Astronautsthat spend long months aboard the International Space Station lose bonestrength faster than previously thought and have a higher risk of breakingtheir hips later in life, a new study reports.
A survey of13 space station astronauts found that their bone strength dipped by at least14 percent on the average duringtheir half-year stays aboard the orbiting laboratory.
Three ofthe astronauts lost up to 30 percent of their bone strength during theirlong-duration spaceflights, putting them on par with the bone strength of olderwomen with osteoporosis on Earth, the study reported.
?Ifpreventive measures are not taken, some of our astronauts may be at increasedrisk for age-related fractures decades after their missions,? said study leaderJoyce Keyak, an orthopedic surgery and biomedical engineering professor at theUniversity of California, Irvine.
Keyak and colleaguesat UC San Francisco and the Universities of Space Research Assn. in Houstonused a new computer program designed to examine the risk of hipbone fracture inpeople with osteoporosis to analyze hipbone scans of one female astronaut and12 male astronauts.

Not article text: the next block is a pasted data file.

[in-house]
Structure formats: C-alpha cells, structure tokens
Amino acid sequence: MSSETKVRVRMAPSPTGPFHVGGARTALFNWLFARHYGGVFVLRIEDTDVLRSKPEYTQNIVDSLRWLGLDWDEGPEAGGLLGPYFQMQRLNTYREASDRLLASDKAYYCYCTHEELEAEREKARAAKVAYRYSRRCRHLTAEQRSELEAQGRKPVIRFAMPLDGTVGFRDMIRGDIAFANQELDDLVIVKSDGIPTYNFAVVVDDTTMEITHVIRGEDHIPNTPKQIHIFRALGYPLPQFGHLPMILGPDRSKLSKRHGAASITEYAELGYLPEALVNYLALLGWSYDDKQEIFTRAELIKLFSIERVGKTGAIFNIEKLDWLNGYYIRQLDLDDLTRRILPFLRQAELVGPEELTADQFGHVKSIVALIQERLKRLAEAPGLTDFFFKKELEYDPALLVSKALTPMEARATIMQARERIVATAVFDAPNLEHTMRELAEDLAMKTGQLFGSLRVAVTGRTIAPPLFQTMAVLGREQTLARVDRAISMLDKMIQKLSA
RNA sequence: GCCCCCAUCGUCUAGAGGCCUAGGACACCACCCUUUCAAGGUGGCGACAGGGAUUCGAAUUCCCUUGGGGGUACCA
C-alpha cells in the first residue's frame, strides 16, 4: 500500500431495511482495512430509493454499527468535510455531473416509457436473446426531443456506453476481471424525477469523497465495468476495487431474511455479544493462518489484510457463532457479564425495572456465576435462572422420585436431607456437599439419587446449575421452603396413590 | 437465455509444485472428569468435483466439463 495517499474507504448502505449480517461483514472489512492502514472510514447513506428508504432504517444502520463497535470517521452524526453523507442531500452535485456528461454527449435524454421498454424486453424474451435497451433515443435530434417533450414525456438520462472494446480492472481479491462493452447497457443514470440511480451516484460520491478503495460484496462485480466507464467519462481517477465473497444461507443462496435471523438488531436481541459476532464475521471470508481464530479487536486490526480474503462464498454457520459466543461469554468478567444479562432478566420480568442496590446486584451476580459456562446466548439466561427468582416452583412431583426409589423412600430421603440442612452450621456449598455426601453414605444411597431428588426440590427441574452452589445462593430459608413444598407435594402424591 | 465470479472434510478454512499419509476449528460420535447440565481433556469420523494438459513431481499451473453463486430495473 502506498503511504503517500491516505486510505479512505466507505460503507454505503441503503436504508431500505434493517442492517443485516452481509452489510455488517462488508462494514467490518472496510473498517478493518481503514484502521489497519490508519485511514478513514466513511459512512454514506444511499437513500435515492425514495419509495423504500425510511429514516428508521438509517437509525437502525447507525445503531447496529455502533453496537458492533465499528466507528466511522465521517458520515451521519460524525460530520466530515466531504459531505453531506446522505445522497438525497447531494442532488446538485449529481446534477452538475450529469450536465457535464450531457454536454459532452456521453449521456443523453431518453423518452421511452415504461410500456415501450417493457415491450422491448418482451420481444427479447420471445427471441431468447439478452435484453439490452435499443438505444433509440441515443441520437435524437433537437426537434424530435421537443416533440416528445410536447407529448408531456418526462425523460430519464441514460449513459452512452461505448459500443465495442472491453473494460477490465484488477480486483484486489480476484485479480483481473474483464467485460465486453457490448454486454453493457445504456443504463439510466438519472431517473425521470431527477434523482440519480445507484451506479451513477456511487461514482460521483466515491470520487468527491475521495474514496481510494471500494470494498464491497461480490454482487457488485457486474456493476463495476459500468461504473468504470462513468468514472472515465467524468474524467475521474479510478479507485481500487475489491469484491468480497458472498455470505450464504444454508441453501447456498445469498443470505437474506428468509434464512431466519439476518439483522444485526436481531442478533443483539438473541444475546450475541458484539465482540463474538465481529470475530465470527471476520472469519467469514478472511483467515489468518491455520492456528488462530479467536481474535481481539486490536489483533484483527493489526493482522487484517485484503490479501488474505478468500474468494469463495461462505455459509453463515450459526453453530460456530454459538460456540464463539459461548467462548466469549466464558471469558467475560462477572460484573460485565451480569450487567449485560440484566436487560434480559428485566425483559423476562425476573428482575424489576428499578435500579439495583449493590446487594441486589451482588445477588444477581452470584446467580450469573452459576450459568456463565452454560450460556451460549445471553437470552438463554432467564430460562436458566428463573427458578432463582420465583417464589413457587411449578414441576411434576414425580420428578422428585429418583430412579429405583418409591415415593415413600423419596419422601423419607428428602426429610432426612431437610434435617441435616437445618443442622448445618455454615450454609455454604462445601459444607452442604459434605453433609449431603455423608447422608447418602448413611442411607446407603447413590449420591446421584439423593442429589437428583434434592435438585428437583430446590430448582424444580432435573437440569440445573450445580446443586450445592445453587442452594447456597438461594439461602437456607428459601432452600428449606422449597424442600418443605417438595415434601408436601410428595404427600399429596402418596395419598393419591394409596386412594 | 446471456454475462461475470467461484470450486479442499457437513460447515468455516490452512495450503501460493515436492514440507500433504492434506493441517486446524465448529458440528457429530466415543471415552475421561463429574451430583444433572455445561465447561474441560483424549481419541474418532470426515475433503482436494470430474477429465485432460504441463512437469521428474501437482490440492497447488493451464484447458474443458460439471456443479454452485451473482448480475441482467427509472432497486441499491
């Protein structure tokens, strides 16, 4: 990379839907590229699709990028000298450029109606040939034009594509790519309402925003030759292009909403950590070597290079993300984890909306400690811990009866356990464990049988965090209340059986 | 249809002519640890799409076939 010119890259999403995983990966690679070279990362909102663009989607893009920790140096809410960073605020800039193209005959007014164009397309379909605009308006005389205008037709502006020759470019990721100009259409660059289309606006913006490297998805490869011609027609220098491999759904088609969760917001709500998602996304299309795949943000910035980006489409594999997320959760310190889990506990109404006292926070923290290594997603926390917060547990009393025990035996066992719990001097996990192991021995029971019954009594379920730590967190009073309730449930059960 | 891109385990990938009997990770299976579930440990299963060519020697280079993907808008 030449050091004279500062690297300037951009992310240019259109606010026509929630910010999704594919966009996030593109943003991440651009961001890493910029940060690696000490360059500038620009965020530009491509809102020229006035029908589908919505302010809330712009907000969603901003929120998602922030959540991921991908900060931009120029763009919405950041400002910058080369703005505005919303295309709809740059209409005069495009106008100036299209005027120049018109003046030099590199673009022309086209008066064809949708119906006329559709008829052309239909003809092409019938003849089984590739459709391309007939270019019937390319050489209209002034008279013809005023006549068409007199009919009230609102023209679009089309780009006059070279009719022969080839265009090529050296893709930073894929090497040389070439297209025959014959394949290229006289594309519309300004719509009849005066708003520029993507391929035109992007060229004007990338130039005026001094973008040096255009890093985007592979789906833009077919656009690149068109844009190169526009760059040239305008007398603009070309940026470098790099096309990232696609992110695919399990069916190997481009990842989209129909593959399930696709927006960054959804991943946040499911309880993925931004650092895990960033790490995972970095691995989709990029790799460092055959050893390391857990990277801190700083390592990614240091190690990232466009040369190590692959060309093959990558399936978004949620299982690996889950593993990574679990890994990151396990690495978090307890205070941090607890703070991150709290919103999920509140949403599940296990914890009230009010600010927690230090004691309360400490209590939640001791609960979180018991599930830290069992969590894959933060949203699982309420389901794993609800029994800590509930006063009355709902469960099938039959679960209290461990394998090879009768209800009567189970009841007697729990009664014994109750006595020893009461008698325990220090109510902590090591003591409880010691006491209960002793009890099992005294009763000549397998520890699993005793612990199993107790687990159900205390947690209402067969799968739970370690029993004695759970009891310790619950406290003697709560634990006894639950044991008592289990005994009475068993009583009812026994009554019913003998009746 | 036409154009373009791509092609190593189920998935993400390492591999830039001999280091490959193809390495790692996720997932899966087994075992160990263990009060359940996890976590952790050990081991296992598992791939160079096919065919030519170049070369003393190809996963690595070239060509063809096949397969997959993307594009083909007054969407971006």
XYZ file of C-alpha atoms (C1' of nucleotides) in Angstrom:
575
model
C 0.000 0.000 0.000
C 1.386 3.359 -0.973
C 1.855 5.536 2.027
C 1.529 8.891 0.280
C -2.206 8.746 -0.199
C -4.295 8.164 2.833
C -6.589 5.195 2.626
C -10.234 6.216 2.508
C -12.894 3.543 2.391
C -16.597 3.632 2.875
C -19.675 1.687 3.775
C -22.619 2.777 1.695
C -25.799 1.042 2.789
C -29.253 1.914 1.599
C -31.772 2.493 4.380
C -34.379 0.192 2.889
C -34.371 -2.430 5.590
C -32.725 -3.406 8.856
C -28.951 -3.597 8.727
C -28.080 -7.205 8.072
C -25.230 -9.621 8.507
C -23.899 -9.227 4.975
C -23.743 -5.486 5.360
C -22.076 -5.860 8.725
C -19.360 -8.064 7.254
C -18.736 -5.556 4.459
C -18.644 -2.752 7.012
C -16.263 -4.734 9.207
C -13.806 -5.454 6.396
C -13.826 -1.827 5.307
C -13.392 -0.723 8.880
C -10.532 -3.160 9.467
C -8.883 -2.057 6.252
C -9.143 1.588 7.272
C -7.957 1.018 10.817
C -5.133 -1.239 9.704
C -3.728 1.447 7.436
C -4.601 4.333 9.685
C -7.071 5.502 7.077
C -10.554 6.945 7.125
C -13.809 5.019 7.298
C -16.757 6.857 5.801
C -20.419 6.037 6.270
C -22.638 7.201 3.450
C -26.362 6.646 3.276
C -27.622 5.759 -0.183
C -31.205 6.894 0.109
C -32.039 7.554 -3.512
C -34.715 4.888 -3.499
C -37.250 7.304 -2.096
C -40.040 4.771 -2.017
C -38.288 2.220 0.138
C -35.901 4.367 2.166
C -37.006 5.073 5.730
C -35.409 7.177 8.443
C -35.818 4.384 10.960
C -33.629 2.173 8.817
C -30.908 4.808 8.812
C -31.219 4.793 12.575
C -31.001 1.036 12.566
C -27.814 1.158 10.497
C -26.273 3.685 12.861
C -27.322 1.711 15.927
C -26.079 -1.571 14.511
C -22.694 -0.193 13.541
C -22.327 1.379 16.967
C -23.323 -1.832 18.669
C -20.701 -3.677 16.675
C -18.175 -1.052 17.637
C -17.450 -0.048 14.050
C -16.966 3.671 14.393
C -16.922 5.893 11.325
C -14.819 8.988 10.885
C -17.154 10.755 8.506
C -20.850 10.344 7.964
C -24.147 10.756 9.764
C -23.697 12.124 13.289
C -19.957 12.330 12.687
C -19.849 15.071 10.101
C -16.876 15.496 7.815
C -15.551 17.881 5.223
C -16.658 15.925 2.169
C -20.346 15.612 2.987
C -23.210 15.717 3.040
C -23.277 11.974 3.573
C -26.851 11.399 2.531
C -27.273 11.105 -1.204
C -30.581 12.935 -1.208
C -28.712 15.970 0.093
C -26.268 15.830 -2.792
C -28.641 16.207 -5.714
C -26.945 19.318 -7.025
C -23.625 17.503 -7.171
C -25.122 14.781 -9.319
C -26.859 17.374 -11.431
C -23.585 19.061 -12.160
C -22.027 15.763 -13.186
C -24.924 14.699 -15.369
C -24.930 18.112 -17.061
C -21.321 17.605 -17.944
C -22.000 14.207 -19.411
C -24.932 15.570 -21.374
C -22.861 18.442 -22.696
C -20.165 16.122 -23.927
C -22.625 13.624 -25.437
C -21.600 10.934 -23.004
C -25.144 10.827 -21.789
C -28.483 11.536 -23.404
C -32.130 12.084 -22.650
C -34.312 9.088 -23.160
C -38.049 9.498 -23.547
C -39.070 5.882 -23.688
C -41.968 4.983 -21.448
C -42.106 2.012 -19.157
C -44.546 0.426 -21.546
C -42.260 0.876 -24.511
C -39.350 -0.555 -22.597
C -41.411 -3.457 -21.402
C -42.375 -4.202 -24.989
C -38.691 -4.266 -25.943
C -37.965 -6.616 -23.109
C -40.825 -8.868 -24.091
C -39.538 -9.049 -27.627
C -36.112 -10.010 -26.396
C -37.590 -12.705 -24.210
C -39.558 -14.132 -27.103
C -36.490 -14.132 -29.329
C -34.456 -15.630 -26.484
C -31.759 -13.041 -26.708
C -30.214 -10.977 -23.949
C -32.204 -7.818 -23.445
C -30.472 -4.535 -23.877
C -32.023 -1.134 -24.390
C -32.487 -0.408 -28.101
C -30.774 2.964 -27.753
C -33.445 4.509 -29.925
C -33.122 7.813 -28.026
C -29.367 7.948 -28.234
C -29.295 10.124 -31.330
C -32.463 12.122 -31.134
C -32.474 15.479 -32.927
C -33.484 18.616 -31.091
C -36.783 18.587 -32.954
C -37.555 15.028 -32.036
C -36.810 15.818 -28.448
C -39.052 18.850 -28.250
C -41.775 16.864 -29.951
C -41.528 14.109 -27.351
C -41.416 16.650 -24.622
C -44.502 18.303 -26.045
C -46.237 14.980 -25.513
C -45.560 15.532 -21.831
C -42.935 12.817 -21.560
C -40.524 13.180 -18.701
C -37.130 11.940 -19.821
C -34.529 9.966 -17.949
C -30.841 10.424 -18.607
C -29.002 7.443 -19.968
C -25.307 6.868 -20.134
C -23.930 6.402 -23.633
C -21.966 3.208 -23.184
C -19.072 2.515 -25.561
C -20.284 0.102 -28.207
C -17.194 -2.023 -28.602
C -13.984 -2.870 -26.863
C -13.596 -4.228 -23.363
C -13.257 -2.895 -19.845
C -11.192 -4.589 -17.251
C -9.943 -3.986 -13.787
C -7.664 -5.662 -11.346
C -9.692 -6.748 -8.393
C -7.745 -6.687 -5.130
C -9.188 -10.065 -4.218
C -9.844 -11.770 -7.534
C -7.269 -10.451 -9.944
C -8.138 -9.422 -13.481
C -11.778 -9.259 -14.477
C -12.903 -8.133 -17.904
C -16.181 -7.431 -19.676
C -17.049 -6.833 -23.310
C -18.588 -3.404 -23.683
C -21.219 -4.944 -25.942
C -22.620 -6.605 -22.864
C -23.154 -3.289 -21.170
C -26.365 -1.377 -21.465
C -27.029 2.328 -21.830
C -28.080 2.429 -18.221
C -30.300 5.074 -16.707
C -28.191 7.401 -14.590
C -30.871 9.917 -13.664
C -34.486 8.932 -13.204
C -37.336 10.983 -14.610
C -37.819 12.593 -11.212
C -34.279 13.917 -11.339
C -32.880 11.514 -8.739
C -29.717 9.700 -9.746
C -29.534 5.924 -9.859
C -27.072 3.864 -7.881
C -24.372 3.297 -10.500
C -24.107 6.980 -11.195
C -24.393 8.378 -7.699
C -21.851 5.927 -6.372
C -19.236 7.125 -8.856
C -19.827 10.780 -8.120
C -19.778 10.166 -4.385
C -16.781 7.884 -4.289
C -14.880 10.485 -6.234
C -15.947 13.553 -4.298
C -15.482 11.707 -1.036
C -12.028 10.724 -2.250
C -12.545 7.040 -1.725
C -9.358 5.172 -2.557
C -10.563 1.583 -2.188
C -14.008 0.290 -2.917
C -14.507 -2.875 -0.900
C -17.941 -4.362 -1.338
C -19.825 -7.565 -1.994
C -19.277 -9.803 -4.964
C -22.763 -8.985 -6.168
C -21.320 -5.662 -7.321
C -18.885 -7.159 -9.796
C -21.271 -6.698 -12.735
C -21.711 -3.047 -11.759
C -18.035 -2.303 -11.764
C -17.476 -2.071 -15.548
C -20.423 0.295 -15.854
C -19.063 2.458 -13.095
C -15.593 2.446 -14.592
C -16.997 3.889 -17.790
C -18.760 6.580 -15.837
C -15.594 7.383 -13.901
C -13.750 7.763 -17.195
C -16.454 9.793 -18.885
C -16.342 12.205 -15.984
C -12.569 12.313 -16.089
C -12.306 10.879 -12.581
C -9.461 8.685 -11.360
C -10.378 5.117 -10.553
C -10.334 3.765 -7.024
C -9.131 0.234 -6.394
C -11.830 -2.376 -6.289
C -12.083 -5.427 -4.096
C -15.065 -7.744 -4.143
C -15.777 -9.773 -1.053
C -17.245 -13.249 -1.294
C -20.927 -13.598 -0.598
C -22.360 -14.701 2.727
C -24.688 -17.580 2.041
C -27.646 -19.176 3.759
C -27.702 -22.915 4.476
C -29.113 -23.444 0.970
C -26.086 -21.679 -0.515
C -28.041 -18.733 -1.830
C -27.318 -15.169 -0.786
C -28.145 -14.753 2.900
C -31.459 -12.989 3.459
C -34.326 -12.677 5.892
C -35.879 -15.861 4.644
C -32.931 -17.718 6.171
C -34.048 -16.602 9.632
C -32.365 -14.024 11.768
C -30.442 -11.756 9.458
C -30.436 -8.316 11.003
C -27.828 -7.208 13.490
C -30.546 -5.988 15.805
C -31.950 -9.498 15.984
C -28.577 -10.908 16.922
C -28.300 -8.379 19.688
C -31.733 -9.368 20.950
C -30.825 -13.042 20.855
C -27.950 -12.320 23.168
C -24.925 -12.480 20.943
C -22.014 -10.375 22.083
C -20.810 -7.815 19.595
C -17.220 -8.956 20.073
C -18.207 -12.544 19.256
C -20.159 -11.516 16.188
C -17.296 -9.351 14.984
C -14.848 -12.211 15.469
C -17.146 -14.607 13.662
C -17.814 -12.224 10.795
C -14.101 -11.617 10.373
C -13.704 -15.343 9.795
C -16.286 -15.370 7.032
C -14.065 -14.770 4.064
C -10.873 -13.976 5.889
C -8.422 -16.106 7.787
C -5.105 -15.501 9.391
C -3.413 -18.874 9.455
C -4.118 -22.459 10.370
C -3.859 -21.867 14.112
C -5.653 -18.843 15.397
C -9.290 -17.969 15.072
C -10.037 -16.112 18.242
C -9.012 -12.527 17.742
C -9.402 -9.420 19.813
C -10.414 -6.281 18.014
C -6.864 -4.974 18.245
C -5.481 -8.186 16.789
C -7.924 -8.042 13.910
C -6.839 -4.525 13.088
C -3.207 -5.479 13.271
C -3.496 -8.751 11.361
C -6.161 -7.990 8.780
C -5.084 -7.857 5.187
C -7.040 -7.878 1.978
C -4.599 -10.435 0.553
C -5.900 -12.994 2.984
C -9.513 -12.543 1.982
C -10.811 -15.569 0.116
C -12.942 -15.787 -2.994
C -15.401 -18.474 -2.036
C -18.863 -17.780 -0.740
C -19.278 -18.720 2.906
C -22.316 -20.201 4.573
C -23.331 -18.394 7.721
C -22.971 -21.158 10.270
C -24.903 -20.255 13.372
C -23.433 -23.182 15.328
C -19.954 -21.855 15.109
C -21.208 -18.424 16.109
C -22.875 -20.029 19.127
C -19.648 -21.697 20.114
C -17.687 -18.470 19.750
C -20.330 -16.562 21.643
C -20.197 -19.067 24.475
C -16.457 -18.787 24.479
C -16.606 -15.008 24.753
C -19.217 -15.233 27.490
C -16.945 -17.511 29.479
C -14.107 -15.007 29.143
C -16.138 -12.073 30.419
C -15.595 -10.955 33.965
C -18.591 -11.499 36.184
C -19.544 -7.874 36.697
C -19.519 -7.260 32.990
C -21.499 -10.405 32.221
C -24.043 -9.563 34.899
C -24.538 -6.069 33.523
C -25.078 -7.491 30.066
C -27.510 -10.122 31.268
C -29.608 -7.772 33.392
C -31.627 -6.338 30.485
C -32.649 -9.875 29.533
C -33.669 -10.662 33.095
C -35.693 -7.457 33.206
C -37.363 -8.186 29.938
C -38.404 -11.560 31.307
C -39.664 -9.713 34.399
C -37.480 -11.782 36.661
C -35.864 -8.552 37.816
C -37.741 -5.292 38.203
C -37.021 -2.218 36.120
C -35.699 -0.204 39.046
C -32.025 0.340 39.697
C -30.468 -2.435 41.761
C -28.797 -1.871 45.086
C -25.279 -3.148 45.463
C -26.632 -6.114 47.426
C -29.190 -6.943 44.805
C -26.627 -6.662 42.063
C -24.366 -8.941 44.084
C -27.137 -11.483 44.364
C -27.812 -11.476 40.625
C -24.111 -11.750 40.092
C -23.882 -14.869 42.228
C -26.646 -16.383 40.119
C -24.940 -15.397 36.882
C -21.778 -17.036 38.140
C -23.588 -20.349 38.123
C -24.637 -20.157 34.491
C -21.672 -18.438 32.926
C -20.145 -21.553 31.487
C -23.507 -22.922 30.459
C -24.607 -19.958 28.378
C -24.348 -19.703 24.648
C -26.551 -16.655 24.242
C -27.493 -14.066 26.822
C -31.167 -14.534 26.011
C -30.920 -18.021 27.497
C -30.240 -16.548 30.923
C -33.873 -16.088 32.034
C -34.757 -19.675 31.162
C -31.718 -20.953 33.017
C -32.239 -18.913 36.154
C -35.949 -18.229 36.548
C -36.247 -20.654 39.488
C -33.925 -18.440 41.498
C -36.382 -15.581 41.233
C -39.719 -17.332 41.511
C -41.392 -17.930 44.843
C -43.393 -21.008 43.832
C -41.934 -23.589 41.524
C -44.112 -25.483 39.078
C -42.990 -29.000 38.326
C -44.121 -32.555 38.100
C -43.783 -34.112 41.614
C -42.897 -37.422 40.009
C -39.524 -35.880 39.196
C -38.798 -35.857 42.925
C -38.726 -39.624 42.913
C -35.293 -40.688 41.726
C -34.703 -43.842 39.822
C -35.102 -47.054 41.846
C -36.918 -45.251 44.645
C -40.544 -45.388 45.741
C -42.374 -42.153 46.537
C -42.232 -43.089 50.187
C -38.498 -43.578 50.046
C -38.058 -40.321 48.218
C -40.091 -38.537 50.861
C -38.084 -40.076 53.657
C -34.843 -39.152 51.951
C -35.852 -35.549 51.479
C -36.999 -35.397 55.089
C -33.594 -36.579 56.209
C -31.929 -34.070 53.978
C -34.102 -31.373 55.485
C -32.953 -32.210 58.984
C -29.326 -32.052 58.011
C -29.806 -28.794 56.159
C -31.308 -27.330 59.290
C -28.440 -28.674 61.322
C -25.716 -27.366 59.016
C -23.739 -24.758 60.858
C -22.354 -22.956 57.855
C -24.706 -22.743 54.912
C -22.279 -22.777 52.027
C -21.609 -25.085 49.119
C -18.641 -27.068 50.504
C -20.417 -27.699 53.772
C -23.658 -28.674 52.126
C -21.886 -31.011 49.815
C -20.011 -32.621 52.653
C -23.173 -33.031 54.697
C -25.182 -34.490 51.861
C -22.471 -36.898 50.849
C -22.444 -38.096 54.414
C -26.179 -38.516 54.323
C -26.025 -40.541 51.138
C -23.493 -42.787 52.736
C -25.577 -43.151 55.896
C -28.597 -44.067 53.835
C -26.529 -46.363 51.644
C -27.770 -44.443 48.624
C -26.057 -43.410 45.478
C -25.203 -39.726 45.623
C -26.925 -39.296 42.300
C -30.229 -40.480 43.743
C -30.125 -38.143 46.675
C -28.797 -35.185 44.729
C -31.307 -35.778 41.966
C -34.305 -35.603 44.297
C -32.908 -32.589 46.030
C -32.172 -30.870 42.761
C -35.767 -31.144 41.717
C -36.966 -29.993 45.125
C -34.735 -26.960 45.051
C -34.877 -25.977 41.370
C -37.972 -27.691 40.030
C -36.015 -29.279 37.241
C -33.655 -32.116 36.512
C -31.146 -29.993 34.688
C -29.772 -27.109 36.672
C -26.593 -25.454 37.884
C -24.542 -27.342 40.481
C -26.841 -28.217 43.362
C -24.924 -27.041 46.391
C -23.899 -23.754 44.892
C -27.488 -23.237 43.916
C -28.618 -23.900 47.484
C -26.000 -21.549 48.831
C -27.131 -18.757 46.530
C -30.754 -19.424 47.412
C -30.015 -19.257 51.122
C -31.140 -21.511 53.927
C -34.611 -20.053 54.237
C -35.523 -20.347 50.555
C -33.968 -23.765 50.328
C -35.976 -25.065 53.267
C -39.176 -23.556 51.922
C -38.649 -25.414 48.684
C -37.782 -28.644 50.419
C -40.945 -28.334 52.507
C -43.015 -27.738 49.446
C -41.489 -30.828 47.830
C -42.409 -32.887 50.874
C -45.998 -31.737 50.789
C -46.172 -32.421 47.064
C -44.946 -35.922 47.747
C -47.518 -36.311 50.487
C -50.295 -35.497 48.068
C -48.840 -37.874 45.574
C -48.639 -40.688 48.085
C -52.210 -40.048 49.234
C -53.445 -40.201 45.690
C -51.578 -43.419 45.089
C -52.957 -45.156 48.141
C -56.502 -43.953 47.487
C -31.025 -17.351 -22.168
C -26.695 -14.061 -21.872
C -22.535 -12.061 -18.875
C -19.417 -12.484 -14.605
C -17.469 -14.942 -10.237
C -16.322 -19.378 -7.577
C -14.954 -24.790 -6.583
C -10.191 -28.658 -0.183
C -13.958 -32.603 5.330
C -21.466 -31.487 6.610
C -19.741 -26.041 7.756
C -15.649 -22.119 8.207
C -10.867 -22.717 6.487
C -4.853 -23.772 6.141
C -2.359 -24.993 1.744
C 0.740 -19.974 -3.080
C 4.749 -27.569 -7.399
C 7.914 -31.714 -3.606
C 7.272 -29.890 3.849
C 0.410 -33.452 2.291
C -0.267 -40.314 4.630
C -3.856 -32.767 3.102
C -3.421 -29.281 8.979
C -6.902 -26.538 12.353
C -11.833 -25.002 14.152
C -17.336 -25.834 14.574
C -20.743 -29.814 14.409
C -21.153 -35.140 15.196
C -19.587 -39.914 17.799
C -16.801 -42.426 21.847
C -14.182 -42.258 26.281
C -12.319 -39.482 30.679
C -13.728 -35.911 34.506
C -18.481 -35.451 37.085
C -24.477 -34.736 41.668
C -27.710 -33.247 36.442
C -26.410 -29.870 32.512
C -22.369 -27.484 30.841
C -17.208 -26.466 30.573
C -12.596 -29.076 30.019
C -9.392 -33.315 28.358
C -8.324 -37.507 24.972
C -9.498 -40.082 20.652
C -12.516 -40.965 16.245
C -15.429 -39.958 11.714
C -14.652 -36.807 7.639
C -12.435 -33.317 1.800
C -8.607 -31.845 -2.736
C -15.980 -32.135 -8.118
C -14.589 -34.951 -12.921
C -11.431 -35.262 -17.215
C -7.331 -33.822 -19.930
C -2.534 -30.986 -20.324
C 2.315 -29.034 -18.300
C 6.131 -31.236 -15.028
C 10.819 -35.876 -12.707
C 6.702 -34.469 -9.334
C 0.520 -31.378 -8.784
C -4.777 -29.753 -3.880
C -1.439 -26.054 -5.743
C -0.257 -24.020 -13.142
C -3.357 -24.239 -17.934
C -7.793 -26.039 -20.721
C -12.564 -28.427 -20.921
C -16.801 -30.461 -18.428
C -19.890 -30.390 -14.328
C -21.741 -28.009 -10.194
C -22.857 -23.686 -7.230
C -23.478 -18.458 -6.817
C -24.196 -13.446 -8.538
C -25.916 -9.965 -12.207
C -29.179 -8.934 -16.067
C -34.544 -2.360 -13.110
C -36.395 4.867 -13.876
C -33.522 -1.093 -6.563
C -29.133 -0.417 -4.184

Paststudies have found that an astronaut?sbone mineral density can decrease by between 0.4 percent and 1.8 percenteach month. But Keyak?s investigation found the drop in bone strength, between0.6 percent and 5 percent each month, to be substantially greater.
TheNASA-funded research is detailed in the online version of the science journal Bone.
NASA haslong known that astronauts in space gradually lose muscle strength and bonedensity over time while on long-duration spaceflights because their bodies floatin microgravity, rather than work against the tug of Earth?s gravity eachday.
To lessenthe effects, space station astronauts must exercise at least two hours everyday and undergoweeks of rehabilitation after their return to Earth.
The hip andspine of long duration astronauts typically experience the greatest amount ofbone loss, researchers said. Hip fractures nearly always requirehospitalization or major surgery, while vertebra fractures in the spine canlead to loss of height, severe back pain and deformity, they added.
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